Now, here is a problem with writing a series.  When you finish one book, you need to wait for feedback from your editor before you write and plot the others, in many cases.  So let’s say that you write a novel.  Your editor wants your next one in twelve months.  But if he doesn’t give you feedback for three months, you’ve no longer got twelve months to finish it, you’ve only got nine.  Well, that is the position that I was getting into.  My editor seemed angry, was not responding to queries, and with each day, he was going to make it harder and harder for me to hit my next deadline.

I was hundreds of pages into my next manuscript when I finally did get his editing suggestions, most of which were fine.  But there were some that . . . seemed just wrong.  I had introduced two minor new characters in the book, and he called and demanded that I kill them at the end.  That bothered me, because I felt that it would damage the tone of the book, but he was adamant.  He wanted them dead.  He took it a step further and suggested that he thought that my female protagonist should die, too, and that just wasn’t something that I was prepared to do.

Now, I have had a couple dozen editors over the years, and I’d never really had a problem with one, so I wasn’t sure how to handle this.

I called my agent and asked about my editor, trying to find out if he had ever voiced any complaints about me, and was assured that he hadn’t.

So I called the president of the publishing company and spoke to him.  He’s a great person, and we had a long talk, and he explained that if I tried to go to a different editor, it would create all kinds of difficulties, so he promised to talk to my editor, and I decided to keep working with him.

Now, I want to point something out here: I work with a lot of new authors.  Most of them have the impression that if they could just find an agent, then get an editor, and write a big series going, it will solve all of their problems in life.  There’s a French word for that: bullshit.

When you’re a bestseller, your problems don’t fall behind you.  You just trade the old ones in for a new set of problems.  You may have to deal with impossible writing schedules, difficult travel, time spent in promotion, publishing screw-ups, and of course editors.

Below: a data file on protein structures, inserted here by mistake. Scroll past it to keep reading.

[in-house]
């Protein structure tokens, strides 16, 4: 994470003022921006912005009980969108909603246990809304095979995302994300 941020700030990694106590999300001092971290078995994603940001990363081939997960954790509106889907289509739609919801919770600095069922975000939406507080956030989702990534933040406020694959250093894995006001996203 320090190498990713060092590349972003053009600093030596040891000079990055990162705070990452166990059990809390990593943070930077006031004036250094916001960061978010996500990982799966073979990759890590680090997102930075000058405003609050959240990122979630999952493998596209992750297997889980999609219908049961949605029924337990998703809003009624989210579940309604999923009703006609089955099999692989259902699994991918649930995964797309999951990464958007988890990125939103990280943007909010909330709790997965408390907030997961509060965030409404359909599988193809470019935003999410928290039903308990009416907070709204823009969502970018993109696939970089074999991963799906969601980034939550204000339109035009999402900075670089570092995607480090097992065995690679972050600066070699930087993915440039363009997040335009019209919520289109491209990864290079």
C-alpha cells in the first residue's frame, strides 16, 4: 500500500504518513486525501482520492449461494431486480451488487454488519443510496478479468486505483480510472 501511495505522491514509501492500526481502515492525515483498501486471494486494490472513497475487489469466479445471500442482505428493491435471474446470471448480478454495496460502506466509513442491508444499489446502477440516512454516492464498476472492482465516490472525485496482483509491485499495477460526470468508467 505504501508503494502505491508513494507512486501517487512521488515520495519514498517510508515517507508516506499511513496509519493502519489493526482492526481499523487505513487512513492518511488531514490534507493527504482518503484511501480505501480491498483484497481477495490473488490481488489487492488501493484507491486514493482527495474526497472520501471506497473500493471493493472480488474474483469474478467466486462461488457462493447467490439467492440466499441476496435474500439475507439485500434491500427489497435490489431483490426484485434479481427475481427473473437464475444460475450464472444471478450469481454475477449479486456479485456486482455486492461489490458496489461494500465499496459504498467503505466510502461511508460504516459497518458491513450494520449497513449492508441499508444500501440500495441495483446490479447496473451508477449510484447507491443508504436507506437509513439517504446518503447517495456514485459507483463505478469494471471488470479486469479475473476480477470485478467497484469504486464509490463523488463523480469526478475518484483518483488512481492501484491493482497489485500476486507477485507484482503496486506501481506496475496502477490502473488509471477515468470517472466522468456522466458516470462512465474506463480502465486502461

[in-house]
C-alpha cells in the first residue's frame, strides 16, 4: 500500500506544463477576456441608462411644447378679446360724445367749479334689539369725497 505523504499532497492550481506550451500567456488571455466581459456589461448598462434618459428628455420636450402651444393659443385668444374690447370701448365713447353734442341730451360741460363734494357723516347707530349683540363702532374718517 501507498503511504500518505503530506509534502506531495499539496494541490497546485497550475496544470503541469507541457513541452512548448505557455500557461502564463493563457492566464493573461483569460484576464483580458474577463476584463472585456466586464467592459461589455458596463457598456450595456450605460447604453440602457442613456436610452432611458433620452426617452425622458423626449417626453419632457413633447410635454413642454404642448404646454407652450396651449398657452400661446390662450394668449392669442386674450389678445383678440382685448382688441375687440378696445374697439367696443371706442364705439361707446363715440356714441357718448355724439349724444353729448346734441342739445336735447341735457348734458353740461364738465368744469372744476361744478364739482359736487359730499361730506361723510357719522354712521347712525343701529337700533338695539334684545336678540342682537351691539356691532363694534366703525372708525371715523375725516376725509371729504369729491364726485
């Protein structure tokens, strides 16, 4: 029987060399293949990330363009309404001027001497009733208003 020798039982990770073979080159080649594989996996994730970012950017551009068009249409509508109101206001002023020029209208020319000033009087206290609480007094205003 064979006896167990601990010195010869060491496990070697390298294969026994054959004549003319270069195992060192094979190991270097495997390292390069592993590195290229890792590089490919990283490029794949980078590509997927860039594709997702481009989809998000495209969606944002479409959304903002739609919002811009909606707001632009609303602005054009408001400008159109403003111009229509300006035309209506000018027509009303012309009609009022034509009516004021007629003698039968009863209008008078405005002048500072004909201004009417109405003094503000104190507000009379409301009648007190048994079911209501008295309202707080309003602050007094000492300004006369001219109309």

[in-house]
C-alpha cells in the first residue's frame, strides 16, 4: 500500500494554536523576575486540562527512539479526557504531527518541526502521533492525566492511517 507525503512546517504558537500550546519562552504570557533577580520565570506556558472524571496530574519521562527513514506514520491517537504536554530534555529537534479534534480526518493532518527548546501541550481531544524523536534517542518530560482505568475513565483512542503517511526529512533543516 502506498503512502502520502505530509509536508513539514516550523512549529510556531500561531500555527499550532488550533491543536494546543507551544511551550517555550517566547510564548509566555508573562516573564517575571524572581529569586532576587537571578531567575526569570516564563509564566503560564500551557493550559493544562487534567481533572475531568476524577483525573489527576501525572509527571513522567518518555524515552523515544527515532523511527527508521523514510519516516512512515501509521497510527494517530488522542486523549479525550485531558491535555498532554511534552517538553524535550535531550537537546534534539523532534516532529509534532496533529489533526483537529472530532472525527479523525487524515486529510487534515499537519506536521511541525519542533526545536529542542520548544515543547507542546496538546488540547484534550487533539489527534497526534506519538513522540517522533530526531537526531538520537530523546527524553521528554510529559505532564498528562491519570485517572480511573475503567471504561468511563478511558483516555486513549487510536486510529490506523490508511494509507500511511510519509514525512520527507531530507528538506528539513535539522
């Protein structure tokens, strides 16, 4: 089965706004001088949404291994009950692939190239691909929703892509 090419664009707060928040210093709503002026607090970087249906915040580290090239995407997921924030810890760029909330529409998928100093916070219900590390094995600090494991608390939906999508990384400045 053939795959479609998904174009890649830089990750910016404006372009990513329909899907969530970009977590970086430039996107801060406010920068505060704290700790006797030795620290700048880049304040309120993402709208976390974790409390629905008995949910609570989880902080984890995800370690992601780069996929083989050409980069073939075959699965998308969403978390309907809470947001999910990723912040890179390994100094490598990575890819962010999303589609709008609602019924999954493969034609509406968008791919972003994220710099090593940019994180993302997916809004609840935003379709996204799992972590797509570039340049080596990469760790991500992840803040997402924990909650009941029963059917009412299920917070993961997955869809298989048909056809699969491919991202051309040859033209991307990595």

So I talked with my editor and tried to mend some bridges.  Most of the editing points that he had were minor and easily handled.  He explained why he felt it was necessary to kill the two minor characters, and I saw the wisdom in that.

You see, when you are writing a novel and you’re trying to raise the stakes, there are only a couple of strategies that you can take.  You can deepen the conflicts or you can broaden the conflicts (see my book Million Dollar Outlines).  To deepen the conflicts, you take your characters and put them under more and more stress personally.  But to broaden a conflict, you put more and more people in danger.   Many fantasy authors resort to adding characters.

The impulse to add characters is a trap.  When you keep adding new characters to a series, then you lose your focus on the original protagonists.  This is what happened with Robert Jordan in The Wheel of Time, and George R.R. Martin in The Game of Thrones.  Both authors are immensely talented, but eventually as a reader I felt that the people that I cared about early on in the series had sort of gotten lost in the shuffle, and so I quit reading.

Let me see if I can explain the problem a little better.  Imagine that you’re a reader, Brad at age 30, and that you started reading a novel.  In the Runelords, I had Gaborn as a major young male protagonist, but I also had Sir Borenson as an important protagonist, too, and I switched between their viewpoints.